The sentence "I haven't received xxx until now!" is a common construction I see in forums but although I understand those posters wanted to express their anxieties (based on the context in the posts) that xxx has not arrived even at the point of posting, I believe the construction actually means xxx has finally arrived at the point of posting...

How do you explain the true meaning of that construction or what do you think is a better way to express what those posters truly wanted to say (by including the time element "now")?

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    Your reading of the sentence, "I only just received xxx", is correct. The ordinary way of expressing what is (presumably) intended is "I still haven't received xxx". Commented Jan 14, 2015 at 12:09
  • I think both of the meanings of the sentences you suggested are true, based on where the writer's emphasis is. This makes "I haven't received xxx until now!" a vague statement, and that's why Stoney has offered better sentences.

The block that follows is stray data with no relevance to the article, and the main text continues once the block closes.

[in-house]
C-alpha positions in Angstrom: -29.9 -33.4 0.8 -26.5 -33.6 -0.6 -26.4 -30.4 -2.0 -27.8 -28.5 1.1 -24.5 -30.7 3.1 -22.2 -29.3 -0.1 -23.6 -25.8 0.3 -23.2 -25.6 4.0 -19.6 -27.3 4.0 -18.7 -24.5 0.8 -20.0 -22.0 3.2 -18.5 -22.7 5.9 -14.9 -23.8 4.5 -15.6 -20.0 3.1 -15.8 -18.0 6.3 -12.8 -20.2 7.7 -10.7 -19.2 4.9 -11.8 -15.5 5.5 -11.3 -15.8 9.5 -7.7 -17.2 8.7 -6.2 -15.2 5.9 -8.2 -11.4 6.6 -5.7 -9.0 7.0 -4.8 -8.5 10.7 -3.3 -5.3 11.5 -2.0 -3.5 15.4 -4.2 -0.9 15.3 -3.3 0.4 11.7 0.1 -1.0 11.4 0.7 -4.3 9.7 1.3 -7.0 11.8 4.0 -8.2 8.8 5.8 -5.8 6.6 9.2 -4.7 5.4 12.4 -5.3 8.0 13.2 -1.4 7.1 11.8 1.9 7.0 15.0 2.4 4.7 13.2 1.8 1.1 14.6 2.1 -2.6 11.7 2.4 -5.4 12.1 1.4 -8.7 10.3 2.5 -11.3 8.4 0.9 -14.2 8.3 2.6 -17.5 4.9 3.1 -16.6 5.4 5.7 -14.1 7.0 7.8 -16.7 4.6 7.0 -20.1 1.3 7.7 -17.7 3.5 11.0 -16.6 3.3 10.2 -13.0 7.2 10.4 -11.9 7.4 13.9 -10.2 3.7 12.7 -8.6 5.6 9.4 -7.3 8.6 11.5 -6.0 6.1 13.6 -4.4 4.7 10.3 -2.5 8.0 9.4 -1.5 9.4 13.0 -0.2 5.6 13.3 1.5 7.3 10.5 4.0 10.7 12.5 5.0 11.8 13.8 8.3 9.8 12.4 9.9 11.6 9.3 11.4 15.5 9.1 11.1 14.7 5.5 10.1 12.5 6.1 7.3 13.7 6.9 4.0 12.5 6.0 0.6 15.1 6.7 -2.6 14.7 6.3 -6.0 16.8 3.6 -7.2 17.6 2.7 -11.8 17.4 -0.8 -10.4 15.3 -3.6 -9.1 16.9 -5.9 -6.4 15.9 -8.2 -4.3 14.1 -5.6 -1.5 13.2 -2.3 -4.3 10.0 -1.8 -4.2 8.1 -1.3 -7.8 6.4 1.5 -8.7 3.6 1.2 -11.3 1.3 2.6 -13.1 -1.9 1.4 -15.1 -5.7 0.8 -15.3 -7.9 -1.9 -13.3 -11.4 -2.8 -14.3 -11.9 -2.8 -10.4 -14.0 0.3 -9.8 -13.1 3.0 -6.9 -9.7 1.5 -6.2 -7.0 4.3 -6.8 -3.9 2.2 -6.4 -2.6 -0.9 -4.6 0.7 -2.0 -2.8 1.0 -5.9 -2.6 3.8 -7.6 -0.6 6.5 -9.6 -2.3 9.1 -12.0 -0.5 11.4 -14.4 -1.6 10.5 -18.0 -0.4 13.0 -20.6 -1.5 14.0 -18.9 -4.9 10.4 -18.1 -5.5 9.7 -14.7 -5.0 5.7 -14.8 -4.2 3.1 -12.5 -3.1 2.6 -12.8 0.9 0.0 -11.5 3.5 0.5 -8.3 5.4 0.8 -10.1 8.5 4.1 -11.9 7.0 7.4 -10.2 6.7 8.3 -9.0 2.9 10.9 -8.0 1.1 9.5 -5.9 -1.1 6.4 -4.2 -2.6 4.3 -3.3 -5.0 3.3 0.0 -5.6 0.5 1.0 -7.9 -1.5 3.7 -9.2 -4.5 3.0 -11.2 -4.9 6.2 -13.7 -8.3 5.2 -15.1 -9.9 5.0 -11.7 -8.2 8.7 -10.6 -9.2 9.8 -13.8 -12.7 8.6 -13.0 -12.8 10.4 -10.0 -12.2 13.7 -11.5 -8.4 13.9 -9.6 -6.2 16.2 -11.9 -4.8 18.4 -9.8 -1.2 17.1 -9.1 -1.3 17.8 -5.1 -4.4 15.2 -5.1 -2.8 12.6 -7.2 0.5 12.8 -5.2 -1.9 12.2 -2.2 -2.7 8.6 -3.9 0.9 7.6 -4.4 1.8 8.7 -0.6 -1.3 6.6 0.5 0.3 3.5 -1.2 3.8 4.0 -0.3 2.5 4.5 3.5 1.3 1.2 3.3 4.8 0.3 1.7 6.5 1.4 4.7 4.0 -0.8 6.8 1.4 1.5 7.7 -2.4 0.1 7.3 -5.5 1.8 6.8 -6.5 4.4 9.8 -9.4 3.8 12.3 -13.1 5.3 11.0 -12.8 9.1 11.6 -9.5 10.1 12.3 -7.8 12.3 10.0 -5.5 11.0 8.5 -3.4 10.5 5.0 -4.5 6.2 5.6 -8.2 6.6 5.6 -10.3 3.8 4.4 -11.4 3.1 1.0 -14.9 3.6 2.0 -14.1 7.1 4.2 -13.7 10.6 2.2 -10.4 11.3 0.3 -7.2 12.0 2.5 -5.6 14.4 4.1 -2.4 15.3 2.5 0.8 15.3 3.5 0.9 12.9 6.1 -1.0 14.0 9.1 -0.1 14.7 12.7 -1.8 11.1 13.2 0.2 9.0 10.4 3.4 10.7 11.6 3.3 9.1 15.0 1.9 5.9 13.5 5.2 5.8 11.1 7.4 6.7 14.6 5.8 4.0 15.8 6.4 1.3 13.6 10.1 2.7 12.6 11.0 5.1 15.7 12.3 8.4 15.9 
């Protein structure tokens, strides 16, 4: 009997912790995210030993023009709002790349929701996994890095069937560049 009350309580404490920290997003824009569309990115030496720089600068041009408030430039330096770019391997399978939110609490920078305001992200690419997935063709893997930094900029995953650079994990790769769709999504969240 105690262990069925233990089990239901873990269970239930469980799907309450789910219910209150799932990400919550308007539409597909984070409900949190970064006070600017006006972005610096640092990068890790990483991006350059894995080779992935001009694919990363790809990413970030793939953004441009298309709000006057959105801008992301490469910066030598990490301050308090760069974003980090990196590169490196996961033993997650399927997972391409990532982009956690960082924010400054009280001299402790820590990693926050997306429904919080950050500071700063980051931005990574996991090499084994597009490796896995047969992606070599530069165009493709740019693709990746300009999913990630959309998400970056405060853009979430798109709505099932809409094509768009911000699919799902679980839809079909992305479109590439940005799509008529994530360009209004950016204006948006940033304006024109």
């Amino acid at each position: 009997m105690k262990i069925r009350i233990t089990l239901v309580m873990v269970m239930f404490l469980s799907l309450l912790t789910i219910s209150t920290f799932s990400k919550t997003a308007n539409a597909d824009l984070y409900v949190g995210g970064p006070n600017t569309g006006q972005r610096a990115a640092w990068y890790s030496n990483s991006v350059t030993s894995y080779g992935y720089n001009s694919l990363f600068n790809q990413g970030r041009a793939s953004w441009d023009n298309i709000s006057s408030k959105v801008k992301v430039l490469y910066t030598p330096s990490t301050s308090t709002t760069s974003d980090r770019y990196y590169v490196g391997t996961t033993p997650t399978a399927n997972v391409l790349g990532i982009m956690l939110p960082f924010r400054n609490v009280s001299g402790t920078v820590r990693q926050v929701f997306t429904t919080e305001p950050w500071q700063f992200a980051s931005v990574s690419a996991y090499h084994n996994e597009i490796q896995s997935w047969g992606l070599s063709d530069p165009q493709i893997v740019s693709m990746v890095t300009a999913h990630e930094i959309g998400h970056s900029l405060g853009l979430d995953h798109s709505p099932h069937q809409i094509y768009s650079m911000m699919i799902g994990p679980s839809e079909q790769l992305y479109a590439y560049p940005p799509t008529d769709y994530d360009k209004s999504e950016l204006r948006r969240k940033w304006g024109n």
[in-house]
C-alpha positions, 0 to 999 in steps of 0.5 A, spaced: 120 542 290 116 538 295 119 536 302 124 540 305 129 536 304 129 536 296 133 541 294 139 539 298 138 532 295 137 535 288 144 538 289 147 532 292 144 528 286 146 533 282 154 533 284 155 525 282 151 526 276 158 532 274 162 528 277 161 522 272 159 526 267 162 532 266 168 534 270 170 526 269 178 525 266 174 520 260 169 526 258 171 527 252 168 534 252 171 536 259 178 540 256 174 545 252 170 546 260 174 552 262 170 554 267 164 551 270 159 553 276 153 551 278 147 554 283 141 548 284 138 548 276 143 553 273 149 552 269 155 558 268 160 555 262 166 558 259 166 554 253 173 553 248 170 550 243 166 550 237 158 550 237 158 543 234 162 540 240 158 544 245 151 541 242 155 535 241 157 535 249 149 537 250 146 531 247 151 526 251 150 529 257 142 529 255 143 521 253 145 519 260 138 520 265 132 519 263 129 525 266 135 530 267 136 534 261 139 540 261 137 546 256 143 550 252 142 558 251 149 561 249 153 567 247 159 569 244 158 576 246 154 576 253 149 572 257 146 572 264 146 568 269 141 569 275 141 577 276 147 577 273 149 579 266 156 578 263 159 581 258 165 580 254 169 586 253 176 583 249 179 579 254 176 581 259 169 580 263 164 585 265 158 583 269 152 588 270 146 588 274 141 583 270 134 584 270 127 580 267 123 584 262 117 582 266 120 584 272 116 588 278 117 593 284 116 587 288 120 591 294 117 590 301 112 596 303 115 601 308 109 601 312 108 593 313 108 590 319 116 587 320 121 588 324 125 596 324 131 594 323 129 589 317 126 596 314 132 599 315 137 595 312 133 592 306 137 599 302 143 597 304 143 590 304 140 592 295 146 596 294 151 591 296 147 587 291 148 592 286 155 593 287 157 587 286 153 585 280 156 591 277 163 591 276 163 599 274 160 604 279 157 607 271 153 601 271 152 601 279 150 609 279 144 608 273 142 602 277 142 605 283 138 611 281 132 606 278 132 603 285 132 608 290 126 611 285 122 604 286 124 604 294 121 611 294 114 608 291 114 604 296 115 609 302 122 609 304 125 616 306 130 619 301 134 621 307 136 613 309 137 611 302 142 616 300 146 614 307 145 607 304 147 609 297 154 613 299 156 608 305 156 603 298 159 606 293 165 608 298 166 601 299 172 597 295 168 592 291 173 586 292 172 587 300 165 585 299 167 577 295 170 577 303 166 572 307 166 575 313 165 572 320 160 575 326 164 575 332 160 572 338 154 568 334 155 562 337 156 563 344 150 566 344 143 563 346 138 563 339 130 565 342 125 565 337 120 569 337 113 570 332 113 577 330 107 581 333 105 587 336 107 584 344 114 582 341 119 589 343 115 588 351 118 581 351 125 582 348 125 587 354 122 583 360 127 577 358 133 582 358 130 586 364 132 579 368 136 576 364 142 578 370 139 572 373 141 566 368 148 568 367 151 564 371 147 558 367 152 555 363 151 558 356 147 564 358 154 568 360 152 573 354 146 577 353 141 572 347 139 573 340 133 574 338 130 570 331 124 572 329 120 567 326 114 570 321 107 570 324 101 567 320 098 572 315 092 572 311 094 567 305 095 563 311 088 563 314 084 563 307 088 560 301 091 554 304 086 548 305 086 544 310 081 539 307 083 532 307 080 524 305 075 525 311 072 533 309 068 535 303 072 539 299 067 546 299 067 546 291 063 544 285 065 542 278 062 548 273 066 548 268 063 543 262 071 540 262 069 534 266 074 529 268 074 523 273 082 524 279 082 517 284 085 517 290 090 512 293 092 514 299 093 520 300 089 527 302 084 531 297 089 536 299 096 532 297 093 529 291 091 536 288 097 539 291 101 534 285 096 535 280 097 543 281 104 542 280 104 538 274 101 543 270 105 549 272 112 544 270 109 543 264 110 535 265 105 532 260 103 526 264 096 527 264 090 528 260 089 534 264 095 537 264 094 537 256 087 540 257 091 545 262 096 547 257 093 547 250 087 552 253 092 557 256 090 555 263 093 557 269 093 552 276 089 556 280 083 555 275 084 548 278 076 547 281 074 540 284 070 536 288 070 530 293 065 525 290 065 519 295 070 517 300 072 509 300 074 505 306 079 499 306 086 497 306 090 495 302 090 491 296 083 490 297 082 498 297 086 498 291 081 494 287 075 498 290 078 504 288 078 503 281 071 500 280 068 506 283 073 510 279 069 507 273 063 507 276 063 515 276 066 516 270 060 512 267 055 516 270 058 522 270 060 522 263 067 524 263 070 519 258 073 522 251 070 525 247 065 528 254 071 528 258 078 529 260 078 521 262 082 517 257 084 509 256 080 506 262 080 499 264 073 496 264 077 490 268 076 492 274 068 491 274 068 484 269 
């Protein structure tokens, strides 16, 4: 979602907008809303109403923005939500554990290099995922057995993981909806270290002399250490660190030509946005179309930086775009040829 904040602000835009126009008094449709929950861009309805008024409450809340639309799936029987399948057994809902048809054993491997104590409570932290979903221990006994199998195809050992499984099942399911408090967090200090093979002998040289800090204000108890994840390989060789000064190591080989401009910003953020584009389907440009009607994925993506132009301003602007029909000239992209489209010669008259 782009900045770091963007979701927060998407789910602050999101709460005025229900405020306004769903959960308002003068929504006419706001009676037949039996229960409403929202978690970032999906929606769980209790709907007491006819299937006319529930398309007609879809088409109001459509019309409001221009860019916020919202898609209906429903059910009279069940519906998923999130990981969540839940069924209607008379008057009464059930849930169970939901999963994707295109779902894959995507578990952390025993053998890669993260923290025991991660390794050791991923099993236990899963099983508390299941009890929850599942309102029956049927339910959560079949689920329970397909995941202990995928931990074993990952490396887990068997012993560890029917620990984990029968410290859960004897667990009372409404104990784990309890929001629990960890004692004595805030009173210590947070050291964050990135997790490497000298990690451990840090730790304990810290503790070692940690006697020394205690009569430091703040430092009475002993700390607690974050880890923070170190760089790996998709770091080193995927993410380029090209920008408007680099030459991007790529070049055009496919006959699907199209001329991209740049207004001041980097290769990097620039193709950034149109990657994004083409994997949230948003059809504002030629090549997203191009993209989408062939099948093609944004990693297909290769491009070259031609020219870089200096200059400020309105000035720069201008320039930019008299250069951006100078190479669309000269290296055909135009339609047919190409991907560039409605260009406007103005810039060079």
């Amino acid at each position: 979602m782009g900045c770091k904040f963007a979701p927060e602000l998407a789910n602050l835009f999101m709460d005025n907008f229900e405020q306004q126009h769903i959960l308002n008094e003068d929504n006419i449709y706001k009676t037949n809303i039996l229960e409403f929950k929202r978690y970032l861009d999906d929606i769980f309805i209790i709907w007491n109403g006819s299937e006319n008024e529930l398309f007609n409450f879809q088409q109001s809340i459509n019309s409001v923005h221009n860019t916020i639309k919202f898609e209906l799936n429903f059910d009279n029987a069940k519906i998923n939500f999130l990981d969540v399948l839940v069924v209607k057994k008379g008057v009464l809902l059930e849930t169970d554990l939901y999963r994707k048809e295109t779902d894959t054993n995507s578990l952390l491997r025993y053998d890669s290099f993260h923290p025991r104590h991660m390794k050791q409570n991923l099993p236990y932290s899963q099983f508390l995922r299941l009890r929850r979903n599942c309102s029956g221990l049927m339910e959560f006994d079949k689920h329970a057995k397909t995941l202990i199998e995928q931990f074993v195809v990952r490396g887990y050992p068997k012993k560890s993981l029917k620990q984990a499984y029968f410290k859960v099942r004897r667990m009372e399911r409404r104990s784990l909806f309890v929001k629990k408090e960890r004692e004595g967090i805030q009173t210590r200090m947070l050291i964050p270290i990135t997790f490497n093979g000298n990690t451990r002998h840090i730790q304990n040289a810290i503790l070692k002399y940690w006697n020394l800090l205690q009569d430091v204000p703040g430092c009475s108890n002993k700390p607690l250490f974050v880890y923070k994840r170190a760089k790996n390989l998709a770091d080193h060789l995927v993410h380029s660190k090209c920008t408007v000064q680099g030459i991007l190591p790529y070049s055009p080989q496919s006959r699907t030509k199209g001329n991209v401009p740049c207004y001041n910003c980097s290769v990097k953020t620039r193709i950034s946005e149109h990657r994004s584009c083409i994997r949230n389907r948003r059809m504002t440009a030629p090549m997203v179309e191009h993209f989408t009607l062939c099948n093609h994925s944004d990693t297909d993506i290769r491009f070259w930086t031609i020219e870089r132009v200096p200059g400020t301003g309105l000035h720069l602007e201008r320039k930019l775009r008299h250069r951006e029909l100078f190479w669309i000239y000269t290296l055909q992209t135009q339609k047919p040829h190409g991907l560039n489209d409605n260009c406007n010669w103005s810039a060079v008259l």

– M.A.R.
    Commented Jan 14, 2015 at 12:37

2 Answers 2


The sentence is proclaiming that the event has only just happened, ie very recently. It is also implied that it has not happened previously (or at least within the contextual timeframe of the discussion)

More specifically, it's usually stating that the event was expected to happen earlier. This would be the main differentiation. Consider

"Something which has only just happened"

As opposed to

"Something which has only just happened, having not occurred previously (perhaps despite the fact it should have happened previously)"

It's very common but fairly informal, and would usually be used when either making a complaint

"This should have been cleaned every day last week and hasn't until now!"

Or when making an excuse which is also a complaint (ie passing the blame to another)

"Of course I haven't finished that report, I haven't been able to get the numbers from "the customer until now!


Although the use of until now appears redundant and unnecessary, the phrase is apparently used so often that it is listed in a reputable dictionary.

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  • I'm not convinced that "Until now" truly is redundant in every circumstance. It can be used for emphasis, but also to add detail/context.
    – Jon Story
    Commented Jan 15, 2015 at 9:26

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